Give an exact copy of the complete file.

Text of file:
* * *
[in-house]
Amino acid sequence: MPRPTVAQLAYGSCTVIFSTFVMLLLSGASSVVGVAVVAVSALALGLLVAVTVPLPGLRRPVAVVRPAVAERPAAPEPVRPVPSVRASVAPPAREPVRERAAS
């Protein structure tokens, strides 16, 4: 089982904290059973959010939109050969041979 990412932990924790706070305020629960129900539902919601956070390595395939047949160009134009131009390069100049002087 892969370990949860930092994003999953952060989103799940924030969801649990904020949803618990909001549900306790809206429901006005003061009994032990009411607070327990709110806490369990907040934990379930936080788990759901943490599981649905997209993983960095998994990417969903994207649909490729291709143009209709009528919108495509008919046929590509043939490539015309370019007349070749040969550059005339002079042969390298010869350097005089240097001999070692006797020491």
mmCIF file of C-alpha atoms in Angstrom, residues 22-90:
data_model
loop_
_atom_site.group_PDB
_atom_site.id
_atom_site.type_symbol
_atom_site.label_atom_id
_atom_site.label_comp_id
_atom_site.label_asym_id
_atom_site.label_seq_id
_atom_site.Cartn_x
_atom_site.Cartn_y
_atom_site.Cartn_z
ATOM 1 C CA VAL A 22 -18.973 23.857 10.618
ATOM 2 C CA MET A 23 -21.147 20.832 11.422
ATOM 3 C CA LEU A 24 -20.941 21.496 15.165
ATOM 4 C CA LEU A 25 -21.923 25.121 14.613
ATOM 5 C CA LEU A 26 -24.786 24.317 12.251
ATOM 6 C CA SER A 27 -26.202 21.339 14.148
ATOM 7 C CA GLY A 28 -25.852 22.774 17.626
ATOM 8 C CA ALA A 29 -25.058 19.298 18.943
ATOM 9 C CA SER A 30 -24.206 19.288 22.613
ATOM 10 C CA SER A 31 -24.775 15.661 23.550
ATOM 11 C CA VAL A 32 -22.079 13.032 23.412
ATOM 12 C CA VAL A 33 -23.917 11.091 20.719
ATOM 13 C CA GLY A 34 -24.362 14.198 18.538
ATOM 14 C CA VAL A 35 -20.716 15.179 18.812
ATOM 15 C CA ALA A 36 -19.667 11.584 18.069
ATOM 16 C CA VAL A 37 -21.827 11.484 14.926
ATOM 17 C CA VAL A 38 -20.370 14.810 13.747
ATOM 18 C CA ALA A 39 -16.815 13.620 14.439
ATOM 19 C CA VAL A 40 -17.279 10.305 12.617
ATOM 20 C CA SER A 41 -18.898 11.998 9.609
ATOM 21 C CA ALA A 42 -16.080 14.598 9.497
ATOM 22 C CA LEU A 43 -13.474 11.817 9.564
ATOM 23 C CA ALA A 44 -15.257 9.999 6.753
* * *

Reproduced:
[in-house]
Amino acid sequence: MPRPTVAQLAYGSCTVIFSTFVMLLLSGASSVVGVAVVAVSALALGLLVAVTVPLPGLRRPVAVVRPAVAERPAAPEPVRPVPSVRASVAPPAREPVRERAAS
């Protein structure tokens, strides 16, 4: 089982904290059973959010939109050969041979 990412932990924790706070305020629960129900539902919601956070390595395939047949160009134009131009390069100049002087 892969370990949860930092994003999953952060989103799940924030969801649990904020949803618990909001549900306790809206429901006005003061009994032990009411607070327990709110806490369990907040934990379930936080788990759901943490599981649905997209993983960095998994990417969903994207649909490729291709143009209709009528919108495509008919046929590509043939490539015309370019007349070749040969550059005339002079042969390298010869350097005089240097001999070692006797020491």
mmCIF file of C-alpha atoms in Angstrom, residues 22-90:
data_model
loop_
_atom_site.group_PDB
_atom_site.id
_atom_site.type_symbol
_atom_site.label_atom_id
_atom_site.label_comp_id
_atom_site.label_asym_id
_atom_site.label_seq_id
_atom_site.Cartn_x
_atom_site.Cartn_y
_atom_site.Cartn_z
ATOM 1 C CA VAL A 22 -18.973 23.857 10.618
ATOM 2 C CA MET A 23 -21.147 20.832 11.422
ATOM 3 C CA LEU A 24 -20.941 21.496 15.165
ATOM 4 C CA LEU A 25 -21.923 25.121 14.613
ATOM 5 C CA LEU A 26 -24.786 24.317 12.251
ATOM 6 C CA SER A 27 -26.202 21.339 14.148
ATOM 7 C CA GLY A 28 -25.852 22.774 17.626
ATOM 8 C CA ALA A 29 -25.058 19.298 18.943
ATOM 9 C CA SER A 30 -24.206 19.288 22.613
ATOM 10 C CA SER A 31 -24.775 15.661 23.550
ATOM 11 C CA VAL A 32 -22.079 13.032 23.412
ATOM 12 C CA VAL A 33 -23.917 11.091 20.719
ATOM 13 C CA GLY A 34 -24.362 14.198 18.538
ATOM 14 C CA VAL A 35 -20.716 15.179 18.812
ATOM 15 C CA ALA A 36 -19.667 11.584 18.069
ATOM 16 C CA VAL A 37 -21.827 11.484 14.926
ATOM 17 C CA VAL A 38 -20.370 14.810 13.747
ATOM 18 C CA ALA A 39 -16.815 13.620 14.439
ATOM 19 C CA VAL A 40 -17.279 10.305 12.617
ATOM 20 C CA SER A 41 -18.898 11.998 9.609
ATOM 21 C CA ALA A 42 -16.080 14.598 9.497
ATOM 22 C CA LEU A 43 -13.474 11.817 9.564
ATOM 23 C CA ALA A 44 -15.257 9.999 6.753